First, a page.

• Low-level light or laser therapy. Sometimes called “cold laser” treatment, doctors also recommend this treatment for other forms of inflammation and chronic pain.
  • UVB phototherapy at home. Physicians may prescribe at-home follow-up treatment, with individuals using hand-held or smaller-scale light boxes to stay on top of their psoriasis and manage any increases in itchiness and plaques, or “flares.”

A doctor or skin specialist, called a dermatologist, may recommend light therapy if creams and lotions are not enough to control psoriasis symptoms.

People with moderate to severe psoriasis may benefit from light therapy. In moderate psoriasis, the condition affects 3–10 percent of the body, while severe psoriasis affects more than 10 percent of the body.

People who take medications and over-the-counter supplements that make their skin more sensitive to UV radiation should not undergo phototherapy.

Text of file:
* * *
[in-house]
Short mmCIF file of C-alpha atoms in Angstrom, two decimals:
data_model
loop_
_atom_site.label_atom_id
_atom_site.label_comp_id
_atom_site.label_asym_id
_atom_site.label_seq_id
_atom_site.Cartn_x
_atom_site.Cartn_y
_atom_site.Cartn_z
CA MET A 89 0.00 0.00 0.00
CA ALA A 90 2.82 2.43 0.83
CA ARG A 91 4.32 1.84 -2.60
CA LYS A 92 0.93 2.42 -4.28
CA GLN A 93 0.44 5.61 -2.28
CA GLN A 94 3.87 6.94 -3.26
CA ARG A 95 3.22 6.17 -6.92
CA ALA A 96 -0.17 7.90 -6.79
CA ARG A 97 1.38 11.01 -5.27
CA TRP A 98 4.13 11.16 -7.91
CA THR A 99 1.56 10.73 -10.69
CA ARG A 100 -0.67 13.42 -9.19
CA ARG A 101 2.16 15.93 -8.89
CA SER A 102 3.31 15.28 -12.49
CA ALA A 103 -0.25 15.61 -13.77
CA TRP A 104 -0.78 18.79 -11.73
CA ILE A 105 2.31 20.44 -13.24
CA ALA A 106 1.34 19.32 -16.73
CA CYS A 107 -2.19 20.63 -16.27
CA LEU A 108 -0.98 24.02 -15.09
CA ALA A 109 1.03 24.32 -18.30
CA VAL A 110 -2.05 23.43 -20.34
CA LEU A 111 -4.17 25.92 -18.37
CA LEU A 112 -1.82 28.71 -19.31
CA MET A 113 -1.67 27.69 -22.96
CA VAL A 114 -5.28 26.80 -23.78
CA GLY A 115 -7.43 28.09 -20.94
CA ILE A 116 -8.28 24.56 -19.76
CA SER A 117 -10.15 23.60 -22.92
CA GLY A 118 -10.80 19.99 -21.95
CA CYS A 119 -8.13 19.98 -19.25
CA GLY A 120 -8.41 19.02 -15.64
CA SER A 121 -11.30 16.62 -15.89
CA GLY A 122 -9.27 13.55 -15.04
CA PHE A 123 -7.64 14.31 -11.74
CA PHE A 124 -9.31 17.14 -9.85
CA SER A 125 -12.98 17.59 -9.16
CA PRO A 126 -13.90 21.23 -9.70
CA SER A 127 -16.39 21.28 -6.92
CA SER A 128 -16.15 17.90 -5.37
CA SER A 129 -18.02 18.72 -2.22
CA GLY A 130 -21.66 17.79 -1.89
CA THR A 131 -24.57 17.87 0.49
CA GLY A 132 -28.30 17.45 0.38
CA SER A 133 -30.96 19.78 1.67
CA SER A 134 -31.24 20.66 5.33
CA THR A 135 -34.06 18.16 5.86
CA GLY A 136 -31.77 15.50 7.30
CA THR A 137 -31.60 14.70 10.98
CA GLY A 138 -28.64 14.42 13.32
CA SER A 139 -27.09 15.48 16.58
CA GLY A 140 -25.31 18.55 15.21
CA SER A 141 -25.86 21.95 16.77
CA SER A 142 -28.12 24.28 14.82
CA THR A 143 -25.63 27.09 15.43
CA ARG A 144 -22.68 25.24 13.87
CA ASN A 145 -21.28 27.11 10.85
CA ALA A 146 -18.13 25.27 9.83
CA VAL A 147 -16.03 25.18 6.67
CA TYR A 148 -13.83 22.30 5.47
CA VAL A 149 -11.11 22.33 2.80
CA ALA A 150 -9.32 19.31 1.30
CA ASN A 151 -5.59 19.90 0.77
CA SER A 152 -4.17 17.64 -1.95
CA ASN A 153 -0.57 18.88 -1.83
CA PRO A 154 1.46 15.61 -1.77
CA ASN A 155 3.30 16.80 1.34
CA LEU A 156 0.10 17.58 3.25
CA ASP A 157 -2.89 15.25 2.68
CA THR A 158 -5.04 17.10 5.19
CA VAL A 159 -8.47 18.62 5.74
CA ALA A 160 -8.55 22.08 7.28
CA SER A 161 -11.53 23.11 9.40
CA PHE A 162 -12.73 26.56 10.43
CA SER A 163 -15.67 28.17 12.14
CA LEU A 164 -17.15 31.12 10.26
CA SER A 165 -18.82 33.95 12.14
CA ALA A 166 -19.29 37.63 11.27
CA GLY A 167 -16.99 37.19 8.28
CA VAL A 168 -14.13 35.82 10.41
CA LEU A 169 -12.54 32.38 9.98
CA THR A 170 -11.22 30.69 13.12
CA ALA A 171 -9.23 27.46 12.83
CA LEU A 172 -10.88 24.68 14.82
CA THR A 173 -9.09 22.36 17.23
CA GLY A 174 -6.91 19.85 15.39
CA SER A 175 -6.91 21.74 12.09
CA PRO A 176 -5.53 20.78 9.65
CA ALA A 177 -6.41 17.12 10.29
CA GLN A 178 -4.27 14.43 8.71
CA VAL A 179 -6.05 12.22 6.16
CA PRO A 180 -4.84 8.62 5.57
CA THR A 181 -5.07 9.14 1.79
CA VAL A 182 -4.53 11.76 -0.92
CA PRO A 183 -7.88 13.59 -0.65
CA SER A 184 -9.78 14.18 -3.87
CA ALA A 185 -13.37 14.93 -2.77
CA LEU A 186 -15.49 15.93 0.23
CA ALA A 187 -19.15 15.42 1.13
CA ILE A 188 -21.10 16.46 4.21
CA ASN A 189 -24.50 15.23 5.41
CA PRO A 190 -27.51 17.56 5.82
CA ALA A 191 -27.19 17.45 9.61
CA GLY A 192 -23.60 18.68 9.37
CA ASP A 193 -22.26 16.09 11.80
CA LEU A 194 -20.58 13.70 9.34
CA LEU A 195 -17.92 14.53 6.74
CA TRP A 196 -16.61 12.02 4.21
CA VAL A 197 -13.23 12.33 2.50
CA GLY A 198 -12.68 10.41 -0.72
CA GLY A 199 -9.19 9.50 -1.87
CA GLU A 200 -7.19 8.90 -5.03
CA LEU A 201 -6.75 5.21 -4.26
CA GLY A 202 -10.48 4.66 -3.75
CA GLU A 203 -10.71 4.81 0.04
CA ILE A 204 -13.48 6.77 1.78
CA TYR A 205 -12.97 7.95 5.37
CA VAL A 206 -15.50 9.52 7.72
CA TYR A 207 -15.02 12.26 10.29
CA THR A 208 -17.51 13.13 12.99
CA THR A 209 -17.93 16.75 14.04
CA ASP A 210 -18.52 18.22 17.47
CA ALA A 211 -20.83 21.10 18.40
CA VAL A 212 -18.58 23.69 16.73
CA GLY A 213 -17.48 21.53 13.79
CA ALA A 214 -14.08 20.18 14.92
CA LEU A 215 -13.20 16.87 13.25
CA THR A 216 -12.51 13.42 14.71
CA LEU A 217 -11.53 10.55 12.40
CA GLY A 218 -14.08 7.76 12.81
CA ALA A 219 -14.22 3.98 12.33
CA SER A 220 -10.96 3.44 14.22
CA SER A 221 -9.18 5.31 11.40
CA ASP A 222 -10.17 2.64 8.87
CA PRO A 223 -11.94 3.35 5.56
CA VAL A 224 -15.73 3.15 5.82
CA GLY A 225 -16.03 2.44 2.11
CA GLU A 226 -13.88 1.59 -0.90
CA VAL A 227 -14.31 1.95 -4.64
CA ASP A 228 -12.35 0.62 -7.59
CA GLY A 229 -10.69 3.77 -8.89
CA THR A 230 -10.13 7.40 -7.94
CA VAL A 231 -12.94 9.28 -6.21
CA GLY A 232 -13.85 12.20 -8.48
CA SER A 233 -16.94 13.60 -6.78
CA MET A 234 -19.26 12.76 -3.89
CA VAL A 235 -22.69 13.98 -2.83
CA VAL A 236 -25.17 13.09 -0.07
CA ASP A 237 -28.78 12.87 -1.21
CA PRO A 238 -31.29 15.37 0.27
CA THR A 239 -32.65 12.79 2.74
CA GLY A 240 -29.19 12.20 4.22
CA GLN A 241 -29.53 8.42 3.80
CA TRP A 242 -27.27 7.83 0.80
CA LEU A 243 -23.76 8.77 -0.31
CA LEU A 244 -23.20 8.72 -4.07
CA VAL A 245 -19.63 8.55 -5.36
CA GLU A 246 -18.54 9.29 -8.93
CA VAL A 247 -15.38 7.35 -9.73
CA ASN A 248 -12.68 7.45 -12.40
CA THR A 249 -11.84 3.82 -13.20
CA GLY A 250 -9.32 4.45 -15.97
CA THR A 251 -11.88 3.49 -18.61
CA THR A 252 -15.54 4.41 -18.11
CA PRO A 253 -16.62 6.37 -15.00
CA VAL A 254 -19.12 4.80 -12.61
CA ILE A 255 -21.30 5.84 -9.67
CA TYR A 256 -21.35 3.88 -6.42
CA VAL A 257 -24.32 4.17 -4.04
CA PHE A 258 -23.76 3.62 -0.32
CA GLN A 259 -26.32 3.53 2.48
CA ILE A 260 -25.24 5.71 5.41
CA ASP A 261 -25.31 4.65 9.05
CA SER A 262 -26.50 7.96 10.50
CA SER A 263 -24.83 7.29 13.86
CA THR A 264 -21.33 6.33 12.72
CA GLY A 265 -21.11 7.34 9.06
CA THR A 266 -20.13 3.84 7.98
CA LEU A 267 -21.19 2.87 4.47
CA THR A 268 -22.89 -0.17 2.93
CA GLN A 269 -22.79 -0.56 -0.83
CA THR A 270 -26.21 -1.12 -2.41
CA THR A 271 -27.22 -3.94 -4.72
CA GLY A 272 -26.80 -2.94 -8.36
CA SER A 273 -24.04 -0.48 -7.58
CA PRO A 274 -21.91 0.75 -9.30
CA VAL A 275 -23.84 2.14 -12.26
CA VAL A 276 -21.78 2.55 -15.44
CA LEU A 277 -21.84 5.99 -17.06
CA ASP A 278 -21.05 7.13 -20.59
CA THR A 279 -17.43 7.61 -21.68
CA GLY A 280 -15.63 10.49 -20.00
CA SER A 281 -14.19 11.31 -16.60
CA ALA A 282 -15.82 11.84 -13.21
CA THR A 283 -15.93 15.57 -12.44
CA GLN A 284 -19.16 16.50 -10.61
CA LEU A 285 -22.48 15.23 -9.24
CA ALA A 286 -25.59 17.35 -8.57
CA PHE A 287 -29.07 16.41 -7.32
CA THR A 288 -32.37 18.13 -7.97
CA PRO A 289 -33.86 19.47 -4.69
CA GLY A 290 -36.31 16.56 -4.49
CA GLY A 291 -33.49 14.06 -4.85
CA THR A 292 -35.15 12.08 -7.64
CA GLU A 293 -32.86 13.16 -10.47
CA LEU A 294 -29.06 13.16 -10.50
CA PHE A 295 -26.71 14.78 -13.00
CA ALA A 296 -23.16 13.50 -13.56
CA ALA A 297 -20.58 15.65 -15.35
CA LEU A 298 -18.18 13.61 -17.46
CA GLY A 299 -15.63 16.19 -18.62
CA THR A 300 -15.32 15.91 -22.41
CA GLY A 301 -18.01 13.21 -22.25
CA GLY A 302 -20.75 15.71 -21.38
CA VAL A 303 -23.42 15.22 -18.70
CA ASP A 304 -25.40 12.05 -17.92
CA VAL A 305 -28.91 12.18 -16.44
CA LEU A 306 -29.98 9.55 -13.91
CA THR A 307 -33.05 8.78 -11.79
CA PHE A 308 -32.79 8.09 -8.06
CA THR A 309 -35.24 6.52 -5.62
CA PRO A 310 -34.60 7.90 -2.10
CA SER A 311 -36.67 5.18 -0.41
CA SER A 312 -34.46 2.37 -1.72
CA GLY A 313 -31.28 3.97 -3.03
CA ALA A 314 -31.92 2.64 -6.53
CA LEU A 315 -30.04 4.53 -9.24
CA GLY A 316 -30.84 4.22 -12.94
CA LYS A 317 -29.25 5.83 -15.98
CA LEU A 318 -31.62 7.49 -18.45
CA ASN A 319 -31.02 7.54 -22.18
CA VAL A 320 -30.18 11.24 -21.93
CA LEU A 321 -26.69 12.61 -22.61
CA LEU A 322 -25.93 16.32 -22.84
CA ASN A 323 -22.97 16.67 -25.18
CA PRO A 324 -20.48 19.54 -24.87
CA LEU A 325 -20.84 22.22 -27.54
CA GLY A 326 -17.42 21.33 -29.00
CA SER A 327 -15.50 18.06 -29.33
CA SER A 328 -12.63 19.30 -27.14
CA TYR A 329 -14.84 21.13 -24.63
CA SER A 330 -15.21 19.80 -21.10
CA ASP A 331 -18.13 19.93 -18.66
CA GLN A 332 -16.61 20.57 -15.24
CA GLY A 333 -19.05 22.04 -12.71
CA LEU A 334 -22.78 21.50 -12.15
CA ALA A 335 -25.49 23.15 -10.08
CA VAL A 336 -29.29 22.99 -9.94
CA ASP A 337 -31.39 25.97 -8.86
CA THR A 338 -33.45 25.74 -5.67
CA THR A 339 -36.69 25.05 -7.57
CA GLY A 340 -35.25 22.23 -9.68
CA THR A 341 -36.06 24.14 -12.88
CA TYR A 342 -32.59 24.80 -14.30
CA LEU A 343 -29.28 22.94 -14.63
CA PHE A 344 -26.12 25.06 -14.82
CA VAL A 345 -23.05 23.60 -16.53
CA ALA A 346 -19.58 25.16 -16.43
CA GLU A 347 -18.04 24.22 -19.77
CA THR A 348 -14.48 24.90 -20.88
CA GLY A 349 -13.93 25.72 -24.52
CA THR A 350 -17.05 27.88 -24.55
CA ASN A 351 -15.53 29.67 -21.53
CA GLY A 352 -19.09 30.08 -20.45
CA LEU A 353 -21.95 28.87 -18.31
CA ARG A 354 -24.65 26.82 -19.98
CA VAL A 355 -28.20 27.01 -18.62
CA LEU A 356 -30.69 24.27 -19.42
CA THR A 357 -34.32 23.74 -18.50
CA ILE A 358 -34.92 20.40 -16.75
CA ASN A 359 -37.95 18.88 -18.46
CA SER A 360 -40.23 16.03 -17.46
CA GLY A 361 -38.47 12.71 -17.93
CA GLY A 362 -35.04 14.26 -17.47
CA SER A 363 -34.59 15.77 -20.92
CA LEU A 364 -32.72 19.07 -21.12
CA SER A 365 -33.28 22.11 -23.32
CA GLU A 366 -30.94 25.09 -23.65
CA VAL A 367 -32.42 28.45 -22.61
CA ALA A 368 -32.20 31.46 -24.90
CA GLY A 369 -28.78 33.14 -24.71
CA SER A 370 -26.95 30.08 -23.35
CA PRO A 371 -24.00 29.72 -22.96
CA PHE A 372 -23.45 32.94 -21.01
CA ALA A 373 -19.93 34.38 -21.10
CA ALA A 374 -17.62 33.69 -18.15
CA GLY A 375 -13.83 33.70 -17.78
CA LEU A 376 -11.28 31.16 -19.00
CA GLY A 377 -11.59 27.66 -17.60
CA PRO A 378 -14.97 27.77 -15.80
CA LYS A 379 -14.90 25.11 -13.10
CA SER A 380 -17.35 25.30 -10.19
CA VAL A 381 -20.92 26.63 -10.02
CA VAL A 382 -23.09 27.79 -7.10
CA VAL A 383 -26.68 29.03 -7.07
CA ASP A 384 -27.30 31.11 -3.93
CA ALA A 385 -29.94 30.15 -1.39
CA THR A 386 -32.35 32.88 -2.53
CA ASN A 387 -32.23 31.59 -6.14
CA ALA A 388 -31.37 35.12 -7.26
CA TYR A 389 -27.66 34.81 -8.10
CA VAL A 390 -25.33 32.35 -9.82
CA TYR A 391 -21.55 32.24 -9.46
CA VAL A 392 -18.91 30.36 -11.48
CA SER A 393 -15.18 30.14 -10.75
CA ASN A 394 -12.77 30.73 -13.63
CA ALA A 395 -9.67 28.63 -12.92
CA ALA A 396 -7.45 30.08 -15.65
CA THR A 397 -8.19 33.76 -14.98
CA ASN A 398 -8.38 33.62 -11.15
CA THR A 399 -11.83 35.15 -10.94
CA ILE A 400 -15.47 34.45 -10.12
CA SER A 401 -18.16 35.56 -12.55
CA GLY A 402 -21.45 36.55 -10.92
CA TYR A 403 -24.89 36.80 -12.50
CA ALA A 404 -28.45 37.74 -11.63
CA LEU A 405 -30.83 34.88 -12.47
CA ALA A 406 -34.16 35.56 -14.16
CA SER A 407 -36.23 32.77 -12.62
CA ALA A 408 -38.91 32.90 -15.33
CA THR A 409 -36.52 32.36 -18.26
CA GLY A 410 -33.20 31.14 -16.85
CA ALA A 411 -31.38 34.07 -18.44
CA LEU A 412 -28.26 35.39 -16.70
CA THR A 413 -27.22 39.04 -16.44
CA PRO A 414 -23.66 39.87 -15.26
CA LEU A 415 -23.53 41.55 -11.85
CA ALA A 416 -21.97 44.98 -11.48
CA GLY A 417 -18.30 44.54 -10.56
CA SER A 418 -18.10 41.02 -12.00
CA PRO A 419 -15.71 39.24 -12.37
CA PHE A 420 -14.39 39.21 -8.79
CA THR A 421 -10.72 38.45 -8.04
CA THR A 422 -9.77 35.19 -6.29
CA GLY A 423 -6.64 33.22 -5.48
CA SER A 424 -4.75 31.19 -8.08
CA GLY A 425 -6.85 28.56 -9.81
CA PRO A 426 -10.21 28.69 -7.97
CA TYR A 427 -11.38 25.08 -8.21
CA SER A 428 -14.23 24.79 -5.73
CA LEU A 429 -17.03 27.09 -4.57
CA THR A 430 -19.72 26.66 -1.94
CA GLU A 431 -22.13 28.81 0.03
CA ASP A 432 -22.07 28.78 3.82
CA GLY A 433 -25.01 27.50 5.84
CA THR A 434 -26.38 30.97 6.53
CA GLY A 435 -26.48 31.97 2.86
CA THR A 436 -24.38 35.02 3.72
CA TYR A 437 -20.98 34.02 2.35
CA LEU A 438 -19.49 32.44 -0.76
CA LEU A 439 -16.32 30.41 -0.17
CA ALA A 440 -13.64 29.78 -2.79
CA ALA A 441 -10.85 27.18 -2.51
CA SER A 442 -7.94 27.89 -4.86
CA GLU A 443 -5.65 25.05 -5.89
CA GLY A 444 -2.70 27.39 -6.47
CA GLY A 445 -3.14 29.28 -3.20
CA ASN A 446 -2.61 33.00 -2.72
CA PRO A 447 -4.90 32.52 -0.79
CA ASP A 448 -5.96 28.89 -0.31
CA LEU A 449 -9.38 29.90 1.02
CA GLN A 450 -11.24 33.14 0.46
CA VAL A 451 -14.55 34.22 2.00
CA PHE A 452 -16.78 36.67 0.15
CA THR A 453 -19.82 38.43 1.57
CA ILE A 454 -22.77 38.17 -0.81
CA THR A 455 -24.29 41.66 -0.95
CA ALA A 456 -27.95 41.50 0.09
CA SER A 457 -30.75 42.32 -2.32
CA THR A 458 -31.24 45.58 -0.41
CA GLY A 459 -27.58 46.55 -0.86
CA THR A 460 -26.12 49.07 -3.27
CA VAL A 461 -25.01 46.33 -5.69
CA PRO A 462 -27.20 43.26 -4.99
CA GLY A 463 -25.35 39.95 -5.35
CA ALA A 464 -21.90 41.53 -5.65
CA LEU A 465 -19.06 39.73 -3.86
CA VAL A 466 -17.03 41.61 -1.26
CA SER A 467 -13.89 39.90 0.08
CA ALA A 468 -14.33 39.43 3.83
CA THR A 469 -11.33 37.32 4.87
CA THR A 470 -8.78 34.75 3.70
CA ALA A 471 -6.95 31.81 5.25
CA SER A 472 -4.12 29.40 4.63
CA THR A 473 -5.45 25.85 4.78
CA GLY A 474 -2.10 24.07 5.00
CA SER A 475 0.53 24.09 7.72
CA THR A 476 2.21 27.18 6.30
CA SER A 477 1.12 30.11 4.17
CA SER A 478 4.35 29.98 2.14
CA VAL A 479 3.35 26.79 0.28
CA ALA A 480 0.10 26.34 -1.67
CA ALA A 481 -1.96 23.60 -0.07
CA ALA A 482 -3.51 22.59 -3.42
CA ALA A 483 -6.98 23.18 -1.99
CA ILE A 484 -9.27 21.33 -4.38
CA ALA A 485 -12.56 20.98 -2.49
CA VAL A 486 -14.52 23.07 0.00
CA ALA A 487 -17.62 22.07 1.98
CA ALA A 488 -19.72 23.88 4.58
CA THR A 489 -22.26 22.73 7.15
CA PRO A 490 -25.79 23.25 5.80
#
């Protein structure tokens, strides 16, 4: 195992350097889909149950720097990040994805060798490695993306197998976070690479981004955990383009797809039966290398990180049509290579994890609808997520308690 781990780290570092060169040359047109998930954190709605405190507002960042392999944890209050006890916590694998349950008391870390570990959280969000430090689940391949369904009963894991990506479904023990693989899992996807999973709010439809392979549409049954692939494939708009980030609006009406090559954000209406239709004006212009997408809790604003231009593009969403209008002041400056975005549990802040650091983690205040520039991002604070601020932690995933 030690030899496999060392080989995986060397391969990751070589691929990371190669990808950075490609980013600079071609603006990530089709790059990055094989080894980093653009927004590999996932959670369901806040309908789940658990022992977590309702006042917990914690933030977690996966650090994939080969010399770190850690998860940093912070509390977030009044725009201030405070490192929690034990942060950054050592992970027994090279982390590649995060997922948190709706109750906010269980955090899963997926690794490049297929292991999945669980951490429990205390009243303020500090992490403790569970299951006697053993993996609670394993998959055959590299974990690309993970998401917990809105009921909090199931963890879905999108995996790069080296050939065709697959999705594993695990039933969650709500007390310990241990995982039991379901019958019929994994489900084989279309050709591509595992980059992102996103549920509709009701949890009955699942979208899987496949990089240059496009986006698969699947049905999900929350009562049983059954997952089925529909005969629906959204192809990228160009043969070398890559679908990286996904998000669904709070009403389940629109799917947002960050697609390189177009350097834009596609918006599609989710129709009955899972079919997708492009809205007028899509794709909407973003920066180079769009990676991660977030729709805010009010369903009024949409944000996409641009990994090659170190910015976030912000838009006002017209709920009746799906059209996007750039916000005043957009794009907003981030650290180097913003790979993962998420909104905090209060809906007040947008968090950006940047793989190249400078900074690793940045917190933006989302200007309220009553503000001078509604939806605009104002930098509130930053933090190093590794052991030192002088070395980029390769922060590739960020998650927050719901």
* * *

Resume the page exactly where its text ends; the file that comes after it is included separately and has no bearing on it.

These photosensitizing medications include:

  • antihistamines
  • contraceptives
  • diuretics
  • sulfa drugs

Talk to a healthcare professional about any current supplements or medications before agreeing on phototherapy.

Pregnant women should avoid light therapy for psoriasis, as should people with:

  • a history of skin cancers, both melanoma and non-melanoma
  • a depressed immune system
  • lupus
  • known photosensitivity issues

A healthcare professional will consider a person’s sensitivity to UV light when planning a course of phototherapy. Despite this precaution, people can still experience side effects.

Possible side effects of light therapy include:

  • mild sunburn, which typically is not serious and is possible to resolve by changing the UV dosage
  • a stinging or itching sensation
  • an increased likelihood of cold sores in people prone to them
  • signs of premature aging of the skin, such as dark spots and loose or leathery skin
  • blisters
  • an increased risk of skin cancer

There is no cure for psoriasis, but with treatment, people are able to control their symptoms and improve their quality of life.

Phototherapy can be extremely helpful for people who have moderate to severe psoriasis.

Due to the potential for a greater risk of skin cancer, people undergoing extensive phototherapy treatment should have their skin examined regularly by a physician.